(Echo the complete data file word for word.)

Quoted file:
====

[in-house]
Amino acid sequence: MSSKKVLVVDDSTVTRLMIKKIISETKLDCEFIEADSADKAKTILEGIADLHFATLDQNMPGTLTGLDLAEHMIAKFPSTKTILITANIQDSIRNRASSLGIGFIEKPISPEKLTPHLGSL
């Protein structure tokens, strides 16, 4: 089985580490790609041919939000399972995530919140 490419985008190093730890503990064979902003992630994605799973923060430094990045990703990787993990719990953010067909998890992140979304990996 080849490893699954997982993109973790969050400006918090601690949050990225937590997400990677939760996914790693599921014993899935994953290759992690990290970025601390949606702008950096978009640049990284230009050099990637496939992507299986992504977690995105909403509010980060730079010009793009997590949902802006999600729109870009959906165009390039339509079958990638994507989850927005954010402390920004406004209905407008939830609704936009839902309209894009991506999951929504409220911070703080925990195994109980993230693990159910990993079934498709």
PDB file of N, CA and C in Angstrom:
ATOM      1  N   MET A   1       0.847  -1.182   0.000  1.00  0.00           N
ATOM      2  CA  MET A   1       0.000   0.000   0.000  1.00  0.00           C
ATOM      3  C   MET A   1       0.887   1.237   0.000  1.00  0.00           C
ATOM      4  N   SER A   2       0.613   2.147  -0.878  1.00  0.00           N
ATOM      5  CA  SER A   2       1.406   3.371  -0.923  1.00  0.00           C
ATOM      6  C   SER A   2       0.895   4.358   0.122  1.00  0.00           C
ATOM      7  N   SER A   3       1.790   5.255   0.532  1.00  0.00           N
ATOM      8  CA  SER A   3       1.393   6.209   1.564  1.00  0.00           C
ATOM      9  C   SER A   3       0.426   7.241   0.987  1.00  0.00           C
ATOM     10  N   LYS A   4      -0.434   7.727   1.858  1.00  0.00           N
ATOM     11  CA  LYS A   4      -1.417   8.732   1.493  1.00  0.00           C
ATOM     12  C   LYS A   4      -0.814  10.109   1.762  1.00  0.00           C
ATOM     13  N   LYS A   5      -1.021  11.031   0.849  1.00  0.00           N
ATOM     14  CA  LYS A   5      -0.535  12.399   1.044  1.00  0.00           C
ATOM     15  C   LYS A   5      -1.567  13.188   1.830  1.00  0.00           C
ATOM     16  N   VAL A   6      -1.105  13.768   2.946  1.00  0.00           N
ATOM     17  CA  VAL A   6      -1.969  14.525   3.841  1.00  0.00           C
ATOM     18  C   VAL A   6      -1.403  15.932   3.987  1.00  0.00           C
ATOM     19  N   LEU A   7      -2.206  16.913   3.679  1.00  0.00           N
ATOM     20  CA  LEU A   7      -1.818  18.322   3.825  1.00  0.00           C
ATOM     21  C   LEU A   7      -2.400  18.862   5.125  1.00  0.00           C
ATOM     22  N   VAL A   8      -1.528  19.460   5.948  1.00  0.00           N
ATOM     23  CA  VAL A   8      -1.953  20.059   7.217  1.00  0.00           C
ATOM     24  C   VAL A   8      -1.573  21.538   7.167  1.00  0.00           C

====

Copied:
[in-house]
Amino acid sequence: MSSKKVLVVDDSTVTRLMIKKIISETKLDCEFIEADSADKAKTILEGIADLHFATLDQNMPGTLTGLDLAEHMIAKFPSTKTILITANIQDSIRNRASSLGIGFIEKPISPEKLTPHLGSL
């Protein structure tokens, strides 16, 4: 089985580490790609041919939000399972995530919140 490419985008190093730890503990064979902003992630994605799973923060430094990045990703990787993990719990953010067909998890992140979304990996 080849490893699954997982993109973790969050400006918090601690949050990225937590997400990677939760996914790693599921014993899935994953290759992690990290970025601390949606702008950096978009640049990284230009050099990637496939992507299986992504977690995105909403509010980060730079010009793009997590949902802006999600729109870009959906165009390039339509079958990638994507989850927005954010402390920004406004209905407008939830609704936009839902309209894009991506999951929504409220911070703080925990195994109980993230693990159910990993079934498709």
PDB file of N, CA and C in Angstrom:
ATOM      1  N   MET A   1       0.847  -1.182   0.000  1.00  0.00           N
ATOM      2  CA  MET A   1       0.000   0.000   0.000  1.00  0.00           C
ATOM      3  C   MET A   1       0.887   1.237   0.000  1.00  0.00           C
ATOM      4  N   SER A   2       0.613   2.147  -0.878  1.00  0.00           N
ATOM      5  CA  SER A   2       1.406   3.371  -0.923  1.00  0.00           C
ATOM      6  C   SER A   2       0.895   4.358   0.122  1.00  0.00           C
ATOM      7  N   SER A   3       1.790   5.255   0.532  1.00  0.00           N
ATOM      8  CA  SER A   3       1.393   6.209   1.564  1.00  0.00           C
ATOM      9  C   SER A   3       0.426   7.241   0.987  1.00  0.00           C
ATOM     10  N   LYS A   4      -0.434   7.727   1.858  1.00  0.00           N
ATOM     11  CA  LYS A   4      -1.417   8.732   1.493  1.00  0.00           C
ATOM     12  C   LYS A   4      -0.814  10.109   1.762  1.00  0.00           C
ATOM     13  N   LYS A   5      -1.021  11.031   0.849  1.00  0.00           N
ATOM     14  CA  LYS A   5      -0.535  12.399   1.044  1.00  0.00           C
ATOM     15  C   LYS A   5      -1.567  13.188   1.830  1.00  0.00           C
ATOM     16  N   VAL A   6      -1.105  13.768   2.946  1.00  0.00           N
ATOM     17  CA  VAL A   6      -1.969  14.525   3.841  1.00  0.00           C
ATOM     18  C   VAL A   6      -1.403  15.932   3.987  1.00  0.00           C
ATOM     19  N   LEU A   7      -2.206  16.913   3.679  1.00  0.00           N
ATOM     20  CA  LEU A   7      -1.818  18.322   3.825  1.00  0.00           C
ATOM     21  C   LEU A   7      -2.400  18.862   5.125  1.00  0.00           C
ATOM     22  N   VAL A   8      -1.528  19.460   5.948  1.00  0.00           N
ATOM     23  CA  VAL A   8      -1.953  20.059   7.217  1.00  0.00           C
ATOM     24  C   VAL A   8      -1.573  21.538   7.167  1.00  0.00           C